The UK’s armed forces are in the throes of one of the worst manpower crises in the nation's military history, The Sun on Sunday revealed.
Britain’s defence chiefs are reportedly almost 10,000 men and women short of the number the government believes is required to ensure the country’s safety.
According to alarming figures obtained by the paper, practically every regiment, infantry battalion, unit and corps in the UK Army is understaffed.
Reports show that the Royal Navy and the RAF also jointly fall 3,000 troops short of the targets they set under the 2015 defence and security review.
In line with government defence plans, the MoD is requiring an army of 82,000 men and women by 2020, with the overall number of troops in the armed forces standing at 144,200.
However, current MoD figures reveal that the Royal Navy and Royal Marines are 1,230 short of their 30,450 personnel target, the Royal Air Force is 1,740 short of its 31,750 personnel target and the British Army is 6,930 short of its 82,000 personnel target.
Statistics show across the services there are around 10,000 troops have been medically downgraded as not fit for front line duty.
The former regiment of Prince Harry, the Household Cavalry and the Brigade of Guards — troops tasked with guarding Her Royal Majesty the Queen and the Royal Palaces — are hundreds of men short.
The Sun reports that every tank regiment, almost every artillery unit and most of the Royal Engineers are short of men and women.
“We are fully committed to improving our recruitment process, including working with Capita to ensure any challenges are being addressed”, the paper reports Colonel Richard Kemp, former commander of British troops in Afghanistan as saying.
The Intelligence Corps, which is tasked with gathering information on Britain’s potential enemies, is also understaffed.
Three battalions of the Intelligence Corps are 20% understaffed, as they should include 647 serving personnel; currently, there are only 530 men and women serving in the unit.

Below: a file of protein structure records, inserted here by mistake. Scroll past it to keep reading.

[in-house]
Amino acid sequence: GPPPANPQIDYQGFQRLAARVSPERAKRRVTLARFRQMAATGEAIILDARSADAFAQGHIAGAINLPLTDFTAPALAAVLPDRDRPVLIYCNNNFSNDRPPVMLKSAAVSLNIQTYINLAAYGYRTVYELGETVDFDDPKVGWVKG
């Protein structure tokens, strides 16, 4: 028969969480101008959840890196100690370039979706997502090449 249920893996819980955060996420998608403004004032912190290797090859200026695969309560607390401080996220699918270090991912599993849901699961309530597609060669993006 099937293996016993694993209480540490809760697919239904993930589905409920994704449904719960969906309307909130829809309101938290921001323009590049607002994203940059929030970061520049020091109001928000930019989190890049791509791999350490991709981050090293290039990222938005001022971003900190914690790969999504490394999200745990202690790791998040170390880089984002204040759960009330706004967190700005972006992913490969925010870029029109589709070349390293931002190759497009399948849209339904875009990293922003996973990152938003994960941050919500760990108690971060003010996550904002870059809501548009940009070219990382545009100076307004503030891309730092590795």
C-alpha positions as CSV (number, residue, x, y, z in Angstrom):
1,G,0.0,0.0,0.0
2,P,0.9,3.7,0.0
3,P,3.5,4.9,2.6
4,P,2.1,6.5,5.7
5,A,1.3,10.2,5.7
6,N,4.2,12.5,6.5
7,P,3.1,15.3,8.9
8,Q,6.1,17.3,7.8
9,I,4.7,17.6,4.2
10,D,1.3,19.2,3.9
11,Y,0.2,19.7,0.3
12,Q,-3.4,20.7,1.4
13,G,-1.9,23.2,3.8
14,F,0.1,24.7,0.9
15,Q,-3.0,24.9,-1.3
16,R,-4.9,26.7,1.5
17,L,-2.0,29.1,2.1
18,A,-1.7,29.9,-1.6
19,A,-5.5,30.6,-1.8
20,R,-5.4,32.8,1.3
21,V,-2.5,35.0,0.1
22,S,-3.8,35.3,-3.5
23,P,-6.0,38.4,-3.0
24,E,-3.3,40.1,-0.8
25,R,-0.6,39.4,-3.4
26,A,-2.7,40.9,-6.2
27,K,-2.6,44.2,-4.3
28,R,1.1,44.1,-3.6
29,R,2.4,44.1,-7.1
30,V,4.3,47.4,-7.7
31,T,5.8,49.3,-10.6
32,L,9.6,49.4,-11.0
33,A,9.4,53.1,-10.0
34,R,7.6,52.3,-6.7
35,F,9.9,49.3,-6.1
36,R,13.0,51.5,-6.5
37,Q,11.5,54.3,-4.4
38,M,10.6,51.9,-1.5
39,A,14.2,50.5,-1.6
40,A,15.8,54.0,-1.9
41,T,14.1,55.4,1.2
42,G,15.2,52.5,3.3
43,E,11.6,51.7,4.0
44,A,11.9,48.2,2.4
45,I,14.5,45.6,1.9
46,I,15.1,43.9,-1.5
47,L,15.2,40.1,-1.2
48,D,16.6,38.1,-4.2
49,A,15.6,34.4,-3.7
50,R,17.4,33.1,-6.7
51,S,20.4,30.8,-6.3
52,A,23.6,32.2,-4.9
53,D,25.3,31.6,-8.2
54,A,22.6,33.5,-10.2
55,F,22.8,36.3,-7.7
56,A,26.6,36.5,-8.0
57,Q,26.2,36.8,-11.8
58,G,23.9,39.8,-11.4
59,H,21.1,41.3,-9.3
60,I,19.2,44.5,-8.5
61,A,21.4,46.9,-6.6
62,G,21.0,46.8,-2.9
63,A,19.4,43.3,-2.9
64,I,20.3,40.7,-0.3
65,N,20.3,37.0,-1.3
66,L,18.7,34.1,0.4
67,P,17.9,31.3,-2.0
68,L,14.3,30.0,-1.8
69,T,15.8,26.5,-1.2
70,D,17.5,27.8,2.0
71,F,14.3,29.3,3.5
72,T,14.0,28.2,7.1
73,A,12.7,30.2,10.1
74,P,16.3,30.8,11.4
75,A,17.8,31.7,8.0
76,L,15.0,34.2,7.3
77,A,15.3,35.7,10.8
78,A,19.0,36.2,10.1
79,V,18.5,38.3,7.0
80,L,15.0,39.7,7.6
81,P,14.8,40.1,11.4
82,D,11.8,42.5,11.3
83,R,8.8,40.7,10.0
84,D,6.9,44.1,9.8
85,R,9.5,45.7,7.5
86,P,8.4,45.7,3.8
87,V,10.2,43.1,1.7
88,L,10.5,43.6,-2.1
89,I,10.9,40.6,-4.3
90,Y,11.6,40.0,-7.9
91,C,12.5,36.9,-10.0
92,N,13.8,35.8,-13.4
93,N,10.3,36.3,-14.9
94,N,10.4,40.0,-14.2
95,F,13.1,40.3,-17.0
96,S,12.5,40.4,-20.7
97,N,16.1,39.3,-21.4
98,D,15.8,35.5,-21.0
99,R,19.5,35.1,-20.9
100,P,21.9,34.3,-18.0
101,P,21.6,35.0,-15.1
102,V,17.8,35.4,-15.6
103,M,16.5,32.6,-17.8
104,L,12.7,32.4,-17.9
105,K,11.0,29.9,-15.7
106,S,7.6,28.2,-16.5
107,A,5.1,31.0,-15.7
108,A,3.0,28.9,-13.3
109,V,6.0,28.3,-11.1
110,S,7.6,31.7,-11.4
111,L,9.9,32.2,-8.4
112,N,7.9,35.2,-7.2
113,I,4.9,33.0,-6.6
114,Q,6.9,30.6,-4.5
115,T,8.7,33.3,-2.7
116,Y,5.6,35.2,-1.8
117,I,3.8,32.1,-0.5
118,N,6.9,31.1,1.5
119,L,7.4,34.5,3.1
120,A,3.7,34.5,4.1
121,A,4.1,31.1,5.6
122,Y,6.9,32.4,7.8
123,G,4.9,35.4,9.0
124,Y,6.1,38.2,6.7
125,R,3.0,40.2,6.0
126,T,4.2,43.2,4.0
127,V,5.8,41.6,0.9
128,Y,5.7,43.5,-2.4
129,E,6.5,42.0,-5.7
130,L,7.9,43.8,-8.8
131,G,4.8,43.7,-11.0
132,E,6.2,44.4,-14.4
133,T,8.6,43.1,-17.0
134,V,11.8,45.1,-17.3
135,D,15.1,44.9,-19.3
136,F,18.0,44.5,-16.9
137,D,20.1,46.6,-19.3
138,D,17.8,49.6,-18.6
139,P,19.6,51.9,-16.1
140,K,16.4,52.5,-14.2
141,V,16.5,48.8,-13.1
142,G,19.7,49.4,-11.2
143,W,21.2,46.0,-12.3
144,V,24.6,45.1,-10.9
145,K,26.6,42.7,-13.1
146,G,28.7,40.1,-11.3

“I suspect these low figures are more about balancing the MoD budget than their ability to recruit,” The Sun cites the former defence minister, Labour MP Kevan Jones, as saying.
“The Treasury and MoD need to address this crisis urgently.”
In the words of one serving member of the regiment, many soldiers are leaving because they are fed up with below-par living conditions.
Based in Ternhill, Shropshire, the regiment’s barracks have been plagued with a spate of problems over the last months.
Troops lacked hot water over the winter months, and were unable to wash themselves and their clothes, while the cookhouse had to be shut down because it was overrun by rats.
Back in 2012, a multi-year campaign was launched to bring in fresh recruits. Capita was awarded the £495 mln contract, but the army has not recruited the number of soldiers it requires in any year since the contract began.
The army “underestimated the complexity of what it was trying to achieve” when it embarked on a project with outsourcing giant Capita, stated a National Audit Office report in December.
Capita reportedly even resorted to a series of ads featuring a racially and gender-diverse cast of young Brits, inspired by iconic recruitment posters from World War I.
A previous campaign had received a backlash of criticism after an investigation by The Guardian revealed it had targeted working-class youth in gyms, pubs and movie theatres.
Former UK defence secretary Gavin Williamson at the time described the recruitment campaign as “a powerful call to action that appeals to those seeking to make a difference as part of an innovative and inclusive team” reported The Guardian.